Judith Minty was born in San Francisco in 1948. She grew up in the suburbs of Los Angeles and attended public schools. After high school, she studied art and literature at the University of California, Berkeley. She has worked as a teacher, an editor, and a freelance writer. Conjoined is her first book of poems.
Minty’s poem “Conjoined” is about two people who are physically joined together. The poem explores the intimate relationship between the two people and the challenges they face in their lives. The poem also looks at the idea of identity and how it is shaped by being conjoined.
A poem entitled “The Separation of Mrs. Pear” by Judith Minty is a depiction of a broken relationship or marriage. To express the miserable union of two people and the inseparability of their marriage, Minty employs similes, metaphors, and analogies. The word “marriage” appears in the poem’s title; it is only when one begins to read that it becomes clear that it is a sad poem rather than one about joy and happiness.
The poem is separated into three stanzas, each representing a different stage in the couple’s relationship. The first stanza begins with the couple being together but not really knowing each other. They are “conjoined” but there is still a lot of space between them. This space gradually starts to close in on them and they start to become more aware of each other’s flaws and imperfections.
The second stanza represents the moment when the couple realizes that they are not compatible and that their relationship is not working. They try to separate but find that they are unable to do so because they are “conjoined”. The final stanza represents the moment when the couple has accepted that their relationship is over and that they are now two separate people.
Conjoined is a poem about the unhappy reality of some marriages. It is a poem that speaks to the experience of many couples who find themselves in a situation where they are not compatible but are unable to separate. Judith Minty has written a powerful and moving poem that captures the pain and frustration of being in an unhappy marriage.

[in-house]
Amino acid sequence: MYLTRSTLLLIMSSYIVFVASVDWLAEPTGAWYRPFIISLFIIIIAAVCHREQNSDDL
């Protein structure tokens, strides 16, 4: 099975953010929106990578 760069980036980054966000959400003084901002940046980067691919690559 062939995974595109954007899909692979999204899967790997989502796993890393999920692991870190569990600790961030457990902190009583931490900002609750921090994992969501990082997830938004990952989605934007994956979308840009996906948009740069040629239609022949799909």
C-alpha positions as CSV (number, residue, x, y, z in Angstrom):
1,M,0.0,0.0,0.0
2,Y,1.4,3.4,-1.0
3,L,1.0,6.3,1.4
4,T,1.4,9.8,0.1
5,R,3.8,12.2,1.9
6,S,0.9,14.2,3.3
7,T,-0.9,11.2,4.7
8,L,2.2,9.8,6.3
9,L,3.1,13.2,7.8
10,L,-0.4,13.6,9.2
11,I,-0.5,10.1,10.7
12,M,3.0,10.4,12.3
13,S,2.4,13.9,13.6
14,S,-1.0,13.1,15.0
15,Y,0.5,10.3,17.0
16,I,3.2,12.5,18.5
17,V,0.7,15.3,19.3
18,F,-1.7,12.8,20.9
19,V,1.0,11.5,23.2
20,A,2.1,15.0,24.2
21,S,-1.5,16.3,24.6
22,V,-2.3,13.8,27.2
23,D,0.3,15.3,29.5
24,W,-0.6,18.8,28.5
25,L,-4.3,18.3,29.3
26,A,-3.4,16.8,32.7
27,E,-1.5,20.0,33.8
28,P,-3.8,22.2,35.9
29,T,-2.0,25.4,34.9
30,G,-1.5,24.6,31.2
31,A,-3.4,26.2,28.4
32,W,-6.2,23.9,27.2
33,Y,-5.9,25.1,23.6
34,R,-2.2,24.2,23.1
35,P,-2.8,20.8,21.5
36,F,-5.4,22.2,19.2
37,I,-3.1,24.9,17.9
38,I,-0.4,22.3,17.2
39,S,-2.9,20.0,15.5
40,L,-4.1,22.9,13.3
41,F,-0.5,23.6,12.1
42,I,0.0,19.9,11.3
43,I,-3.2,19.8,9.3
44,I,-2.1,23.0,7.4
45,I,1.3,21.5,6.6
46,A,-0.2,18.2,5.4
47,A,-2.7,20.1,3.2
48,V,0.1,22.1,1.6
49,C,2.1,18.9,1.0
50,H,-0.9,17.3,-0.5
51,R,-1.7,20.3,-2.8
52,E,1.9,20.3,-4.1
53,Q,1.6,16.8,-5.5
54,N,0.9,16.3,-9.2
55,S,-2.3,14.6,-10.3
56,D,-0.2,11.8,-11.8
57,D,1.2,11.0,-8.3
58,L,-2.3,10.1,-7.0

The life of a married pair is likened to minty in this poem by the use of words with negative overtones. Although she does not expressly state what she means, the poem says it all. Orson Scott Card once observed, “Metaphors have a tendency to contain the most truth in the least amount of space.” Conjoined certainly fits this category.
The poem starts off with the word “stitched,” which has a negative connotation in and of itself. It gives the image of two people being forced together, rather than coming together on their own accord. The next few lines continue on this theme, talking about how the couple is “darned” and “patched” together. Again, these are not words that you would normally use to describe a healthy relationship.
The next stanza talks about how the couple is “tied” and “knotted” together. These are even more forceful words, giving the image of two people who are literally tied together and cannot escape each other. The last line of this stanza is particularly interesting, because it talks about how the couple is “sewn up tight.” This could be interpreted in a number of ways, but one interpretation is that the couple is so wrapped up in each other that they cannot see anything else.
The final stanza talks about how the couple is “fused” together. This is the most forceful word yet, and it gives the image of two people who have been melted together into one person. The last line of the poem talks about how the couple is “one flesh, one bone.” This is a biblical reference, and it speaks to the idea that marriage is supposed to be a sacred union between two people.
In the poem, Minty goes on to say that marriage is like “an accident, like the two-headed calf rooted in one body and fighting to suck at its mother’s teats.” With this line, she immediately sets a negative tone about marriage for readers.
It is almost as if she wants to be able to view her life without her husband in it, but because they are “conjoined” she cannot do so. Judith Minty uses the metaphor of being conjoined to an animal throughout her poem to explain the struggles she faces in her marriage. She starts off by saying “We are joined like Siamese twins” (Minty line 1).
This first line right away gives readers an understanding of how Minty feels about her husband, she does not see him as a human being that she loves, but rather as something that is physically attached to her that she cannot escape from.
If she had known the consequences, she would have stayed clear of it–it was a mistake. Reference is made to a calf that has one body but two heads fighting tooth and nail for milk just to survive. This metaphor represents a single household in which there are two people competing against each other to be the head of the home.
In the end, they are both exhausted and it’s a never-ending battle. The poem speaks to the idea that two people can be joined together but still, be their own individual selves with different wants and needs. Conjoined by Judith Minty is a poem about two people who are fighting to be the head of the household.